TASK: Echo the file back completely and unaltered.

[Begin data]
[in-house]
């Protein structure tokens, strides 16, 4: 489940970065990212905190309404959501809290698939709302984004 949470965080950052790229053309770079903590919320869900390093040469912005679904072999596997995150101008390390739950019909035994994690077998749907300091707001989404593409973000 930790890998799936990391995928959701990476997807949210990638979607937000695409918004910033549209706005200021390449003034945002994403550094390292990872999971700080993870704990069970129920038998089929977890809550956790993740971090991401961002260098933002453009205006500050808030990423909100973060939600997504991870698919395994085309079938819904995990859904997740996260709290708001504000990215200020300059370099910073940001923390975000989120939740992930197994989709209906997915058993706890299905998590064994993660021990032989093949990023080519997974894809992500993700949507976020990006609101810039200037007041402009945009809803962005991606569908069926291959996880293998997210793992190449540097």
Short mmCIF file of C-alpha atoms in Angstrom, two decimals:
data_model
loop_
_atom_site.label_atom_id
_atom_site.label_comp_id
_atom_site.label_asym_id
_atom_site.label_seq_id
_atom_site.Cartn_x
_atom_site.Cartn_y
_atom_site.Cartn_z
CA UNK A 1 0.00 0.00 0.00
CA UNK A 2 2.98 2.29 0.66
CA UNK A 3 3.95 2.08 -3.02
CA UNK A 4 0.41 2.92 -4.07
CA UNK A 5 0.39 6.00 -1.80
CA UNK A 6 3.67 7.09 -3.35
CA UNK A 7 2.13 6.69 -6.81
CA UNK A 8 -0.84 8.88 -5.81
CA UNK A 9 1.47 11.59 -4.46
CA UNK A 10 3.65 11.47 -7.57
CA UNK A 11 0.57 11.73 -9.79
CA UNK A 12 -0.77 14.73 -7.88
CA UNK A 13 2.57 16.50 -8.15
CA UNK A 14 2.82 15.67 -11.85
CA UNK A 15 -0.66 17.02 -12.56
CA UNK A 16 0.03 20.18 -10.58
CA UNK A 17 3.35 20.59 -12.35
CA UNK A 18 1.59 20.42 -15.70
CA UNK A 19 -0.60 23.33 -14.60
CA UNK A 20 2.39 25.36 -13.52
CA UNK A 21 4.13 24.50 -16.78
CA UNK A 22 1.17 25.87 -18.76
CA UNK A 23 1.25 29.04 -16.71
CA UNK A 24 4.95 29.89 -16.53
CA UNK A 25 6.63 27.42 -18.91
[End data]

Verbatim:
[in-house]
């Protein structure tokens, strides 16, 4: 489940970065990212905190309404959501809290698939709302984004 949470965080950052790229053309770079903590919320869900390093040469912005679904072999596997995150101008390390739950019909035994994690077998749907300091707001989404593409973000 930790890998799936990391995928959701990476997807949210990638979607937000695409918004910033549209706005200021390449003034945002994403550094390292990872999971700080993870704990069970129920038998089929977890809550956790993740971090991401961002260098933002453009205006500050808030990423909100973060939600997504991870698919395994085309079938819904995990859904997740996260709290708001504000990215200020300059370099910073940001923390975000989120939740992930197994989709209906997915058993706890299905998590064994993660021990032989093949990023080519997974894809992500993700949507976020990006609101810039200037007041402009945009809803962005991606569908069926291959996880293998997210793992190449540097």
Short mmCIF file of C-alpha atoms in Angstrom, two decimals:
data_model
loop_
_atom_site.label_atom_id
_atom_site.label_comp_id
_atom_site.label_asym_id
_atom_site.label_seq_id
_atom_site.Cartn_x
_atom_site.Cartn_y
_atom_site.Cartn_z
CA UNK A 1 0.00 0.00 0.00
CA UNK A 2 2.98 2.29 0.66
CA UNK A 3 3.95 2.08 -3.02
CA UNK A 4 0.41 2.92 -4.07
CA UNK A 5 0.39 6.00 -1.80
CA UNK A 6 3.67 7.09 -3.35
CA UNK A 7 2.13 6.69 -6.81
CA UNK A 8 -0.84 8.88 -5.81
CA UNK A 9 1.47 11.59 -4.46
CA UNK A 10 3.65 11.47 -7.57
CA UNK A 11 0.57 11.73 -9.79
CA UNK A 12 -0.77 14.73 -7.88
CA UNK A 13 2.57 16.50 -8.15
CA UNK A 14 2.82 15.67 -11.85
CA UNK A 15 -0.66 17.02 -12.56
CA UNK A 16 0.03 20.18 -10.58
CA UNK A 17 3.35 20.59 -12.35
CA UNK A 18 1.59 20.42 -15.70
CA UNK A 19 -0.60 23.33 -14.60
CA UNK A 20 2.39 25.36 -13.52
CA UNK A 21 4.13 24.50 -16.78
CA UNK A 22 1.17 25.87 -18.76
CA UNK A 23 1.25 29.04 -16.71
CA UNK A 24 4.95 29.89 -16.53
CA UNK A 25 6.63 27.42 -18.91